Uncategorized

Focusing on What Matters

I recently read a solid piece entitled “Is Google Teaching Us Anything?” (h/t to @gregkulowiec on twitter) that opens by citing both Nicholas Carr’s The Shallows and Sugata Mitra’s SOLE project as competing philosophies of the role of technology in education. More important, though, is the question of self-directed learning and to what extent truly independent … Continue reading

Uncategorized

What If…

What if we designed a school whose foundation was built on an obsession with learning, in all shapes and forms? What if our school focused on every possible way to reward and promote all learning students chose to pursue? What if we populated that school full of teachers who weren’t great traditional students? How would … Continue reading

Uncategorized

The “Top 500 Schools in America,” or “The 500 Whitest and Wealthiest Neighborhoods in America”

So your high school made Newsweek’s list of “Top Five Hundred Schools in America.” You saw it on facebook and shared it with your networks. Sharing that Newsweek link felt good, right? Hooray for my alma mater! We got ranked in the top 500 by Newsweek! You probably didn’t think twice about sharing that link. … Continue reading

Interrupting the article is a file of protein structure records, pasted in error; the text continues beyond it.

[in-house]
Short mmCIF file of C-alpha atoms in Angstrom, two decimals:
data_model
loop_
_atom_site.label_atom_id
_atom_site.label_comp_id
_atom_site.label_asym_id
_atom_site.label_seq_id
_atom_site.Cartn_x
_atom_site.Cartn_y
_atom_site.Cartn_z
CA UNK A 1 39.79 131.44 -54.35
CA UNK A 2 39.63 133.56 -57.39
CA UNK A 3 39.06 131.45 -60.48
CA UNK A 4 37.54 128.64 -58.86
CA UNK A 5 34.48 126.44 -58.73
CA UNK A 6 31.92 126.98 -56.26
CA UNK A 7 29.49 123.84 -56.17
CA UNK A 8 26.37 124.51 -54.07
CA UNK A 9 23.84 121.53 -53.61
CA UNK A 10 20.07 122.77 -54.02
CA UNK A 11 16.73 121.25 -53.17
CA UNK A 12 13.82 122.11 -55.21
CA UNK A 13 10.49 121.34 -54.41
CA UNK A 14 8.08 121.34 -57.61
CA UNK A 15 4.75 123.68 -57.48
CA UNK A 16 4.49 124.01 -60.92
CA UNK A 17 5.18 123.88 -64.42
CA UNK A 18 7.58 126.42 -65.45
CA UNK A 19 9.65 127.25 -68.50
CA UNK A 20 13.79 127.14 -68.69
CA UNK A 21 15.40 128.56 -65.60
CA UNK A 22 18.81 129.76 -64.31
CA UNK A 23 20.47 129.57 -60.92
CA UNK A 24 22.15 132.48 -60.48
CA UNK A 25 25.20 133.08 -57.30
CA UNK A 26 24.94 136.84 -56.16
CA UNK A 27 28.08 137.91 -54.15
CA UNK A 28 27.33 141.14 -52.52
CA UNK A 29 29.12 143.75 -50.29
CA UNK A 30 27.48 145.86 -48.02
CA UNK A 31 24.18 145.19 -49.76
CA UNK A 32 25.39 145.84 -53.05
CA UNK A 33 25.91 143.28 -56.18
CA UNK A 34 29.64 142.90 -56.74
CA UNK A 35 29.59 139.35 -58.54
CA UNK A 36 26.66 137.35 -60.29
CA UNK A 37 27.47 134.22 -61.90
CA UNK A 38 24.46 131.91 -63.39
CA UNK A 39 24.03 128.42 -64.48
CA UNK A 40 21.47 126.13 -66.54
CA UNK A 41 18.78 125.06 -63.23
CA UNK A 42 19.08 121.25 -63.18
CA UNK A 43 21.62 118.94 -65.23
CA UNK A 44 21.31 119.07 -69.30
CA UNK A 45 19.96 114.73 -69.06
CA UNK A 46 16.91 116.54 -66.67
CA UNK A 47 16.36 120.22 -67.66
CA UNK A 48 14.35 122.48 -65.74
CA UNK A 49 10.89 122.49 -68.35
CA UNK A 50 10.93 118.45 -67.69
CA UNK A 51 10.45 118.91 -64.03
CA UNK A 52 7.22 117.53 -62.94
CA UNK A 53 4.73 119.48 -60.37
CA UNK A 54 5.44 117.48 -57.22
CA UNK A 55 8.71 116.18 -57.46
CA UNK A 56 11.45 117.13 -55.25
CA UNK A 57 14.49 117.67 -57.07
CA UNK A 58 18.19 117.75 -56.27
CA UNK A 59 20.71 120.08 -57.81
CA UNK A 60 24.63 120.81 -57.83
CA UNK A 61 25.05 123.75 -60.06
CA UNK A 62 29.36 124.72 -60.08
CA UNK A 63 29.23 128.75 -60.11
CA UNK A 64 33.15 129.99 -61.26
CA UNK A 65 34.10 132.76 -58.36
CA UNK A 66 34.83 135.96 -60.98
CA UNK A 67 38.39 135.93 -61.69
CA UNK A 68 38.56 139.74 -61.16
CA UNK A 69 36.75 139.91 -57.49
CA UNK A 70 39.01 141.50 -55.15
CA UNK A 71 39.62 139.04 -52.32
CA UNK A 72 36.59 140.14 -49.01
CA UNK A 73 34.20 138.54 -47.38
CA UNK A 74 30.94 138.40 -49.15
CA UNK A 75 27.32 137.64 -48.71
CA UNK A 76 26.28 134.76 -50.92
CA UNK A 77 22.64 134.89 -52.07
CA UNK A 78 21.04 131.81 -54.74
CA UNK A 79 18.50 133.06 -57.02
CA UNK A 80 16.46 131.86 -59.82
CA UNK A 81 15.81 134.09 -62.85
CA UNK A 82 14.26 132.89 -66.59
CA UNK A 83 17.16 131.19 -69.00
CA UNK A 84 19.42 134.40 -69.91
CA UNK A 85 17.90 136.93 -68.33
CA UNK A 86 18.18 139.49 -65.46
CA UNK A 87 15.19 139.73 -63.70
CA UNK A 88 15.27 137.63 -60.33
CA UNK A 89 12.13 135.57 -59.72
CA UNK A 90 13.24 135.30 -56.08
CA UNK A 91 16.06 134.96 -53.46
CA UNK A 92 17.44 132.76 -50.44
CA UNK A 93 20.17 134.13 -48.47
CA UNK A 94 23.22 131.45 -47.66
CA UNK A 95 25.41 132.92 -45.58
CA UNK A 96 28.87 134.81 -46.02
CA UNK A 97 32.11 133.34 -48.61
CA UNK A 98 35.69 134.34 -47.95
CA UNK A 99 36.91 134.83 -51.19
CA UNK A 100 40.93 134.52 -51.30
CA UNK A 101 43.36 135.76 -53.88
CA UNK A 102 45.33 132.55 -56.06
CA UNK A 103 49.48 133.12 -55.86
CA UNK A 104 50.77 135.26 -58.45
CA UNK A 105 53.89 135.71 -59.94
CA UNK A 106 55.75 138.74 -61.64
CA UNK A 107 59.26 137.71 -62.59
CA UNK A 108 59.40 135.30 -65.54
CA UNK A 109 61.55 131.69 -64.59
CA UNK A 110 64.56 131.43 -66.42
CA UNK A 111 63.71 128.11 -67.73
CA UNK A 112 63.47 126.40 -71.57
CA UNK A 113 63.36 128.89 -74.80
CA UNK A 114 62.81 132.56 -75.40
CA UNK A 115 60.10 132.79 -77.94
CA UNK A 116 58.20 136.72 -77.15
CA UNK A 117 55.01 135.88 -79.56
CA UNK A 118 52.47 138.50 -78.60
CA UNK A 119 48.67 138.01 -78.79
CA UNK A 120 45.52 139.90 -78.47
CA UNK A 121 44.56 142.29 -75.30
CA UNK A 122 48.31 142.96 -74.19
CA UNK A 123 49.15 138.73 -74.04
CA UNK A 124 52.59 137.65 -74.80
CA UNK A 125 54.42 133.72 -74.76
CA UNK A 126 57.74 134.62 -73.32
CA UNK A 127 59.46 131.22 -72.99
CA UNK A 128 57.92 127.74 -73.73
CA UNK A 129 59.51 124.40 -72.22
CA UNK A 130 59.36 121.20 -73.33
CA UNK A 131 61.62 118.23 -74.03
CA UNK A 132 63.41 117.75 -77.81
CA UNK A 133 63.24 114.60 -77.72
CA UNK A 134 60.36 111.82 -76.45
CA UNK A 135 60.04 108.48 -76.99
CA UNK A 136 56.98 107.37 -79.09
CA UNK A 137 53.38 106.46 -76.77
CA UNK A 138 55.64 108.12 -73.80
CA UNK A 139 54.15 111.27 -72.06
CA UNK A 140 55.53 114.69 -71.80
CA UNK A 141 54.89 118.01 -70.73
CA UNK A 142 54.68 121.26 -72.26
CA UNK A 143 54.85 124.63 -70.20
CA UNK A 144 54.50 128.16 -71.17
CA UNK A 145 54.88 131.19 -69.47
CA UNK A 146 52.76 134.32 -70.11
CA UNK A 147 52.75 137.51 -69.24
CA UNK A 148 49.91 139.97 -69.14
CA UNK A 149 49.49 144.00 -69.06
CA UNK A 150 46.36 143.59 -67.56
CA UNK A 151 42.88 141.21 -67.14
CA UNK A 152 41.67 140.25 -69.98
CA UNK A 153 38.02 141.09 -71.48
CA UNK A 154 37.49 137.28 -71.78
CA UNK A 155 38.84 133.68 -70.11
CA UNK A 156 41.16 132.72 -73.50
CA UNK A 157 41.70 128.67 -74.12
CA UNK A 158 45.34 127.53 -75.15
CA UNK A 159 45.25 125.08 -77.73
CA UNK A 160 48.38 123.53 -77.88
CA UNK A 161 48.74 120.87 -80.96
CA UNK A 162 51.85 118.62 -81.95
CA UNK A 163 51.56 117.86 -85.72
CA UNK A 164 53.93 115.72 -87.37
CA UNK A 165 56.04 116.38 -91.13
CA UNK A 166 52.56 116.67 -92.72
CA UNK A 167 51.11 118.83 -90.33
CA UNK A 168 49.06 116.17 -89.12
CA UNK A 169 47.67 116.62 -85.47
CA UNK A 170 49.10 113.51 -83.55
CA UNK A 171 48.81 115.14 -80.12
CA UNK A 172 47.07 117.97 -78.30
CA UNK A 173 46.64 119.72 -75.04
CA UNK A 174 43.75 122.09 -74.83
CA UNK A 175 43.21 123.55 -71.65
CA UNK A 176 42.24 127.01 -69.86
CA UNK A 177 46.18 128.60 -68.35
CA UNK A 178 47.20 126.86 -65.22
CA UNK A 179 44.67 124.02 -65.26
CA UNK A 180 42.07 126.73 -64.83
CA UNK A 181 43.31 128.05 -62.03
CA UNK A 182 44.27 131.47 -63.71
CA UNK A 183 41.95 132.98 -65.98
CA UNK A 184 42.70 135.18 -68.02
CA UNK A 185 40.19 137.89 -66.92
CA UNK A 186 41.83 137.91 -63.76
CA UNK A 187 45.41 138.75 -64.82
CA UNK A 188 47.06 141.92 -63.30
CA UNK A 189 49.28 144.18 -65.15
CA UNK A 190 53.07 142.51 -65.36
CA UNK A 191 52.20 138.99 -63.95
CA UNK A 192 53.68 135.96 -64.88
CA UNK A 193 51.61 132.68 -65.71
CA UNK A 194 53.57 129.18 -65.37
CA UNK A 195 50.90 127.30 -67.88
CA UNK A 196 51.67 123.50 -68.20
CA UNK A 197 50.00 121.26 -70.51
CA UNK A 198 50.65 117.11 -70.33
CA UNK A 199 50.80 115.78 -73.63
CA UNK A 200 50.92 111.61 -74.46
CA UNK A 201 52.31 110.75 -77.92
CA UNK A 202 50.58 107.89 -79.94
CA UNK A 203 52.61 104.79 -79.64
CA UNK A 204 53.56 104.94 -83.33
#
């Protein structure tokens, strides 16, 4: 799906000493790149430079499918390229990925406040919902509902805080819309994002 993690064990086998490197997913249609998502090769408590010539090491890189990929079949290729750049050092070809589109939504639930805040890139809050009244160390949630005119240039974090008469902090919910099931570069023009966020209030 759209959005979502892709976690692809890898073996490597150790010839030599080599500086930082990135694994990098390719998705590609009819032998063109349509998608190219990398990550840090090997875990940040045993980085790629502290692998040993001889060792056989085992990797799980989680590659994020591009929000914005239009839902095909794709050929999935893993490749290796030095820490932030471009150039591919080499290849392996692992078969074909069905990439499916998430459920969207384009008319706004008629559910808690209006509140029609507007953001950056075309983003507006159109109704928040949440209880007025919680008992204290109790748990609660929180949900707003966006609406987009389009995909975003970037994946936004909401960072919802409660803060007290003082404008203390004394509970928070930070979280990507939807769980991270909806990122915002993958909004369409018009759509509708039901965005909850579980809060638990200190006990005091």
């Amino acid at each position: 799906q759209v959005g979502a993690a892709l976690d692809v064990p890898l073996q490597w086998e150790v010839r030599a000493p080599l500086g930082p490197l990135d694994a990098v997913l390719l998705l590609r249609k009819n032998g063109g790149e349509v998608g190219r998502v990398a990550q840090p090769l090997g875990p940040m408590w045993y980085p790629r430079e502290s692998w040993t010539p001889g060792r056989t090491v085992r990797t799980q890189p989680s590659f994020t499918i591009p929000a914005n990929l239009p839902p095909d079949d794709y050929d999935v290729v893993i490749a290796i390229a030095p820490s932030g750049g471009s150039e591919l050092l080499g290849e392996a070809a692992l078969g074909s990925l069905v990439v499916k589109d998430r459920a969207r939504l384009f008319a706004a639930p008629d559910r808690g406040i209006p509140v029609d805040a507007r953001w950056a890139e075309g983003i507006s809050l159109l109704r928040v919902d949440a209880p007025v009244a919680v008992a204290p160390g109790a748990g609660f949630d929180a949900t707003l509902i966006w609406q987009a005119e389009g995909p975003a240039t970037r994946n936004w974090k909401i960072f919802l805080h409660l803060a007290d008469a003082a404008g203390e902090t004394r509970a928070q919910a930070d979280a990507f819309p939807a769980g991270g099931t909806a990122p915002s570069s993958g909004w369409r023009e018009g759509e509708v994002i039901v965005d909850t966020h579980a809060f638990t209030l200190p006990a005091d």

Uncategorized

Transversing Digital and Analog Learning Spaces

I’ve been reading a lot about learning spaces, but a piece recently tweeted out by (and authored by) Gary Stager (@garystager) has caught my eye and got me thinking about constructivism in secondary education. As someone who believes in (but hasn’t by any means mastered) progressive education, I’ve always got Alfie Kohn’s Questions for Progressive Schools … Continue reading

Uncategorized

Assessing Student Performance in a Design-Infused History Course

On twitter and elsewhere, I’ve made my feelings about grades pretty well known: I can find little, if any, pedagogical justification for student grades. I find them to be wildly inadequate in terms of providing students with meaningful, actionable feedback about the work they do. Furthermore, they are reductionist in that they try to provide … Continue reading